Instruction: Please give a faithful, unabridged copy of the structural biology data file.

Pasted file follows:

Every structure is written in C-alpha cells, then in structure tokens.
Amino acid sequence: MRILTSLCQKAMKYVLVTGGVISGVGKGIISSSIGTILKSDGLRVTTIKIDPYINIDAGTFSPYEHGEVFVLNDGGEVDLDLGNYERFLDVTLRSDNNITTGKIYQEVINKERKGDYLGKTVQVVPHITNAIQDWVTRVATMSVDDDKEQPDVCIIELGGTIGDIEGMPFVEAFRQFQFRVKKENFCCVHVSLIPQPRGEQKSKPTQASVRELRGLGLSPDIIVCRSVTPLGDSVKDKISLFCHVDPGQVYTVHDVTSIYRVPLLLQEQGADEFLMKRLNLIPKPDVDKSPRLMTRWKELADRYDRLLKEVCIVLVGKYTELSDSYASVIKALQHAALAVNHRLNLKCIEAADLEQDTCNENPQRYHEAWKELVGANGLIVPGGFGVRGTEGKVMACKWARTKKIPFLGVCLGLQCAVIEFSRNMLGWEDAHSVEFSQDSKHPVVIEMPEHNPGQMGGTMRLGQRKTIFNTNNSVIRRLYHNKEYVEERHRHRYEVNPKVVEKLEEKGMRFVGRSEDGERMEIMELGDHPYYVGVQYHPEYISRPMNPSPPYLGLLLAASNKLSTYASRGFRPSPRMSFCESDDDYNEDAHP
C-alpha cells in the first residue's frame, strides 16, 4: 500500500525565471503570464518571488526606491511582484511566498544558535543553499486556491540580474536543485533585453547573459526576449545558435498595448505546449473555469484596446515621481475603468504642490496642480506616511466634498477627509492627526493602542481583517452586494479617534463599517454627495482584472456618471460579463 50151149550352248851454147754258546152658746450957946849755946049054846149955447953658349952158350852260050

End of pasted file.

Every structure is written in C-alpha cells, then in structure tokens.
Amino acid sequence: MRILTSLCQKAMKYVLVTGGVISGVGKGIISSSIGTILKSDGLRVTTIKIDPYINIDAGTFSPYEHGEVFVLNDGGEVDLDLGNYERFLDVTLRSDNNITTGKIYQEVINKERKGDYLGKTVQVVPHITNAIQDWVTRVATMSVDDDKEQPDVCIIELGGTIGDIEGMPFVEAFRQFQFRVKKENFCCVHVSLIPQPRGEQKSKPTQASVRELRGLGLSPDIIVCRSVTPLGDSVKDKISLFCHVDPGQVYTVHDVTSIYRVPLLLQEQGADEFLMKRLNLIPKPDVDKSPRLMTRWKELADRYDRLLKEVCIVLVGKYTELSDSYASVIKALQHAALAVNHRLNLKCIEAADLEQDTCNENPQRYHEAWKELVGANGLIVPGGFGVRGTEGKVMACKWARTKKIPFLGVCLGLQCAVIEFSRNMLGWEDAHSVEFSQDSKHPVVIEMPEHNPGQMGGTMRLGQRKTIFNTNNSVIRRLYHNKEYVEERHRHRYEVNPKVVEKLEEKGMRFVGRSEDGERMEIMELGDHPYYVGVQYHPEYISRPMNPSPPYLGLLLAASNKLSTYASRGFRPSPRMSFCESDDDYNEDAHP
C-alpha cells in the first residue's frame, strides 16, 4: 500500500525565471503570464518571488526606491511582484511566498544558535543553499486556491540580474536543485533585453547573459526576449545558435498595448505546449473555469484596446515621481475603468504642490496642480506616511466634498477627509492627526493602542481583517452586494479617534463599517454627495482584472456618471460579463 50151149550352248851454147754258546152658746450957946849755946049054846149955447953658349952158350852260050